A method of operating a solid-state lamp for use with lighting fixtures having at least one coupler configured to provide detachable physical and electrical connections therewith may be summarized as including physically and electrically coupling a complementary coupler of the solid-state lamp to the at least one coupler of the fixture to transfer power to the solid-state lamp; receiving a number of wireless line-of-sight signals with a sensor that is electrically coupled to the solid-state lamp and that is carried by the solid-state lamp; and adjusting, with a set of driver electronics that are carried by the lamp, an amount of light output by the solid-state lamp in response to output intensity adjustment commands encoded in the number of wireless line-of-sight signals.

The method may further include entering a command mode in response to validating, with the set of driver electronics, an access identifier embedded in the wireless line-of-sight signals; receiving an additional number of wireless line-of-sight signals; and preventing an adjustment, that is based on the additional number of wireless line-of-sight signals, of the amount of light output by the solid-state lamp while not in the command mode. The method may further include communicatively coupling a memory that is carried by the solid-state lamp to the set of driver electronics; storing a digital potentiometer setting in the memory; determining a resistance between at least two terminals of the digital potentiometer based upon the stored potentiometer setting; and setting the amount of light output by the solid-state lamp based upon the resistance between the at least two terminals of the digital potentiometer.

BRIEF DESCRIPTION OF THE SEVERAL VIEWS OF THE DRAWINGS

In the drawings, identical reference numbers identify similar elements or acts. The sizes and relative positions of elements in the drawings are not necessarily drawn to scale. For example, the shapes of various elements and angles are not drawn to scale, and some of these elements are arbitrarily enlarged and positioned to improve drawing legibility. Further, the particular shapes of the elements as drawn, are not intended to convey any information regarding the actual shape of the particular elements, and have been solely selected for ease of recognition in the drawings.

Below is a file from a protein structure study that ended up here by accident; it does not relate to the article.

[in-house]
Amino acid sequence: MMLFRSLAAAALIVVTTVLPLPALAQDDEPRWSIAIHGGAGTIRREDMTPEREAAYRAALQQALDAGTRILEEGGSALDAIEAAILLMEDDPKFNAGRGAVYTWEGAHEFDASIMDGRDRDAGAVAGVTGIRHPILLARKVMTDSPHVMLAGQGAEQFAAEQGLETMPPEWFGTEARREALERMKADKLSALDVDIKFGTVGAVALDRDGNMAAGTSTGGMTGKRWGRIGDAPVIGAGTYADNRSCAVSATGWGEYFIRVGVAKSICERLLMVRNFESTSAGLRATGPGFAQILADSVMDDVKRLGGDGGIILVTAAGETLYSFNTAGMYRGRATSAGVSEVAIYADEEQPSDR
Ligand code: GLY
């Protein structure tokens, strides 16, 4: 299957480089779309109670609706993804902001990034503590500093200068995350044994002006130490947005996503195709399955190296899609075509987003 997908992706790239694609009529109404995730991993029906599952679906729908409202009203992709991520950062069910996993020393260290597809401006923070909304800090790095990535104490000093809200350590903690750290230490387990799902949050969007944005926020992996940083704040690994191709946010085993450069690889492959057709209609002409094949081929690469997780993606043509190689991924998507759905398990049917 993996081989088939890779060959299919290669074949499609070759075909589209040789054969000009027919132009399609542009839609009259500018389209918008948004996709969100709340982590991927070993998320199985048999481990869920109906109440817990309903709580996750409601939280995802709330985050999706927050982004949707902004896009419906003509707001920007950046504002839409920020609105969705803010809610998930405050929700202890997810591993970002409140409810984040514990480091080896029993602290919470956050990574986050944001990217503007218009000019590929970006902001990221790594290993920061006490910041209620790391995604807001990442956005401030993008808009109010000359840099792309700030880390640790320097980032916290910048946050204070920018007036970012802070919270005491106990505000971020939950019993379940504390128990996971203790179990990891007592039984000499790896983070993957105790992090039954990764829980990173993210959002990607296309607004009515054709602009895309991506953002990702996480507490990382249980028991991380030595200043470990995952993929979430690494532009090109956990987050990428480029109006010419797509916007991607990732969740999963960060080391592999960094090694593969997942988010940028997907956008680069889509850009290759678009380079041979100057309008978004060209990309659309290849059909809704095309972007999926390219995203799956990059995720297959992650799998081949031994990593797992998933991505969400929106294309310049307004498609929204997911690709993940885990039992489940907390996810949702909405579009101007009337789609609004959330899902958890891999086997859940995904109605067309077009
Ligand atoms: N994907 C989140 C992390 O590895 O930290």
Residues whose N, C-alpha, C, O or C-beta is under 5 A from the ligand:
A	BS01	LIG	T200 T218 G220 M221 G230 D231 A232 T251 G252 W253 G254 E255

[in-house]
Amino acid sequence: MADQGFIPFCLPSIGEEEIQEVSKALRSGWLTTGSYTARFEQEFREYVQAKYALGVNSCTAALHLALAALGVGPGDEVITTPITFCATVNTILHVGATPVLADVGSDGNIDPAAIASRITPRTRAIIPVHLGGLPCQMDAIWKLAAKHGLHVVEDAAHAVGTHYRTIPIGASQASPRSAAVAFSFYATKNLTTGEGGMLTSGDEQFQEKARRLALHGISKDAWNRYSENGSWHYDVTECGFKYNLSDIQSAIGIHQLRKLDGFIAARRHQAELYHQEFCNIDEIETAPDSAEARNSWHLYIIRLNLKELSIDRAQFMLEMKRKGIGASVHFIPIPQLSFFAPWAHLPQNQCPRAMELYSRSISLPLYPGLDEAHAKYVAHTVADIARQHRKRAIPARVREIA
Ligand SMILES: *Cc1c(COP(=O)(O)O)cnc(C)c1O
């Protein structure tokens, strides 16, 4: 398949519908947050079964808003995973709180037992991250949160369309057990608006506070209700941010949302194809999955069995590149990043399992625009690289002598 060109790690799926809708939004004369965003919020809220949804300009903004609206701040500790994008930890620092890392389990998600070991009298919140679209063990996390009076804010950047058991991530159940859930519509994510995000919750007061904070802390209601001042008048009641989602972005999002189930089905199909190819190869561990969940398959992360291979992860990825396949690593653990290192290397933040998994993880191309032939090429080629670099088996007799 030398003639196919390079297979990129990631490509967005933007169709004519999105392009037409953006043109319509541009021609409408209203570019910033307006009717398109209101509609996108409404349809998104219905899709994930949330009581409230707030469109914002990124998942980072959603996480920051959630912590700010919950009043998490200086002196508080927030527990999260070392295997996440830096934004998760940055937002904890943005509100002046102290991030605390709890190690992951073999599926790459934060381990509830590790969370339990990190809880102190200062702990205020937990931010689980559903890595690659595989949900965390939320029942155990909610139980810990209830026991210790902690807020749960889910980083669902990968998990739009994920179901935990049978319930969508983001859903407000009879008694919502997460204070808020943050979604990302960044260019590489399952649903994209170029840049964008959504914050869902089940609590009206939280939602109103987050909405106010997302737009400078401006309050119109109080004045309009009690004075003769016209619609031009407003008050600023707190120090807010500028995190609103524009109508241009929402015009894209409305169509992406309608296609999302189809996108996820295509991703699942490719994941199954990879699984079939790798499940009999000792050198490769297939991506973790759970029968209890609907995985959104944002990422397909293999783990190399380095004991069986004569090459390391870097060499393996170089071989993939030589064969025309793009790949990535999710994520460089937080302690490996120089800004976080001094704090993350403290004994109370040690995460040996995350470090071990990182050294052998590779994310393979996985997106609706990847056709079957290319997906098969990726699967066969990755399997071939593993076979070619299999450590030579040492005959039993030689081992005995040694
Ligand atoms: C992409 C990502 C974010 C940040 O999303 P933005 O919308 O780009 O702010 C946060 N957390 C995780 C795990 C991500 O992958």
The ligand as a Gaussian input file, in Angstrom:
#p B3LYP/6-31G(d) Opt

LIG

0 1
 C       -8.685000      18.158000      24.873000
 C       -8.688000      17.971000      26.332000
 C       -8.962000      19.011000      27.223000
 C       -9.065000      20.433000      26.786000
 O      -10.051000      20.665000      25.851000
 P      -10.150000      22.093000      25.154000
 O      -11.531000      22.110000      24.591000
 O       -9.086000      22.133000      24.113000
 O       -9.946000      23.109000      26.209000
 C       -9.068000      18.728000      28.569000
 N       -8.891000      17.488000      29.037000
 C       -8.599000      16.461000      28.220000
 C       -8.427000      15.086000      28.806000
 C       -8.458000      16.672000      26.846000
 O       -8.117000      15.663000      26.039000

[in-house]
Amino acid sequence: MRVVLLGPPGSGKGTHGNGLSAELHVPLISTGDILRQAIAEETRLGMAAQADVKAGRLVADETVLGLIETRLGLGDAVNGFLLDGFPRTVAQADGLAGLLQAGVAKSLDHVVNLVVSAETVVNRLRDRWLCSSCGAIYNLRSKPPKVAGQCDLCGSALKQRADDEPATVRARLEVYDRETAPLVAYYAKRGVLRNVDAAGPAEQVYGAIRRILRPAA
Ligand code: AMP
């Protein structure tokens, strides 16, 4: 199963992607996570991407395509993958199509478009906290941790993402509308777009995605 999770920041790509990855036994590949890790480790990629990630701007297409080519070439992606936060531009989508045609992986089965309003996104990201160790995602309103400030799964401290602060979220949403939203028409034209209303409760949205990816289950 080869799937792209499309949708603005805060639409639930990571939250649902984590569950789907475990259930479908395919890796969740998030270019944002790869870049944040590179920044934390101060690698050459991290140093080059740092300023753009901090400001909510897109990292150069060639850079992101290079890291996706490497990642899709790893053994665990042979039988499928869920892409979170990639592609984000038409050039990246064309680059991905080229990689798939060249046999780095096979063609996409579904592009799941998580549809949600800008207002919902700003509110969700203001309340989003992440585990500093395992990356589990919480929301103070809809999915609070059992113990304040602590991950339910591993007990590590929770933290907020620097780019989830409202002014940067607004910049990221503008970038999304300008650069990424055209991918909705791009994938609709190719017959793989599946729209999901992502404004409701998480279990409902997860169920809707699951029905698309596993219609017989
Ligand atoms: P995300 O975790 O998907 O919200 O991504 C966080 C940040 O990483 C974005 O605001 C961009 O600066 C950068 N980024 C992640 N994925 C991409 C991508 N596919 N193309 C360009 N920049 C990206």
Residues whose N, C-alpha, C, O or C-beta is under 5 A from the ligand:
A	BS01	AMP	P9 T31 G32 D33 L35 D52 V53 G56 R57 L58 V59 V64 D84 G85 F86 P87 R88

FIG. 1 is a functional block diagram of a lighting system, according to one illustrated embodiment.

FIG. 2 is an isometric view of a lamp, according to one illustrated embodiment.

FIG. 3 is an isometric view of a lamp, according to another illustrated embodiment.

DETAILED DESCRIPTION

In the following description, certain specific details are set forth in order to provide a thorough understanding of various disclosed embodiments. However, one skilled in the relevant art will recognize that embodiments may be practiced without one or more of these specific details, or with other methods, components, materials, etc. In other instances, well-known structures associated with lighting systems, for example power converters, thermal management structures and subsystems, and/or solid state lights have not been shown or described in detail to avoid unnecessarily obscuring descriptions of the embodiments.

Unless the context requires otherwise, throughout the specification and claims which follow, the word “comprise” and variations thereof, such as, “comprises” and “comprising” are to be construed in an open, inclusive sense, that is as “including, but not limited to.”

Reference throughout this specification to “one embodiment” or “an embodiment” means that a particular feature, structure or characteristic described in connection with the embodiment is included in at least one embodiment. Thus, the appearances of the phrases “in one embodiment” or “in an embodiment” in various places throughout this specification are not necessarily all referring to the same embodiment. Furthermore, the particular features, structures, or characteristics may be combined in any suitable manner in one or more embodiments.

As used in this specification and the appended claims, the singular forms “a,” “an,” and “the” include plural referents unless the content clearly dictates otherwise. It should also be noted that the term “or” is generally employed in its sense including “and/or” unless the content clearly dictates otherwise.

As used in the specification and the appended claims, references are made to a “node” or “nodes.” It is understood that a node may be a pad, a pin, a junction, a connector, a wire, or any other point recognizable by one of ordinary skill in the art as being suitable for making an electrical connection within an integrated circuit, on a circuit board, in a chassis or the like.

The headings and Abstract of the Disclosure provided herein are for convenience only and do not interpret the scope or meaning of the embodiments.

FIG. 1 shows a lighting system 100. The lighting system 100 includes a lamp 102 operable to receive a number of line-of-sight wireless signals from a remote transmitter 104.

The lamp 102 may be used with lighting fixtures having a coupler (e.g., receptacle, for instance an Edison threaded female receptacle) configured to provide detachable physical and electrical connections to the lamp 102. The lamp 102 may include a housing 106, a coupler 108, a lens 110, one or more solid-state light sources 112, a sensor 114, and driver electronics 116. The lamp 102 may take the form of a luminaire, providing a complete lighting unit, including light sources, coupler (e.g., male coupler), housing, wiring, and/or optional reflector(s).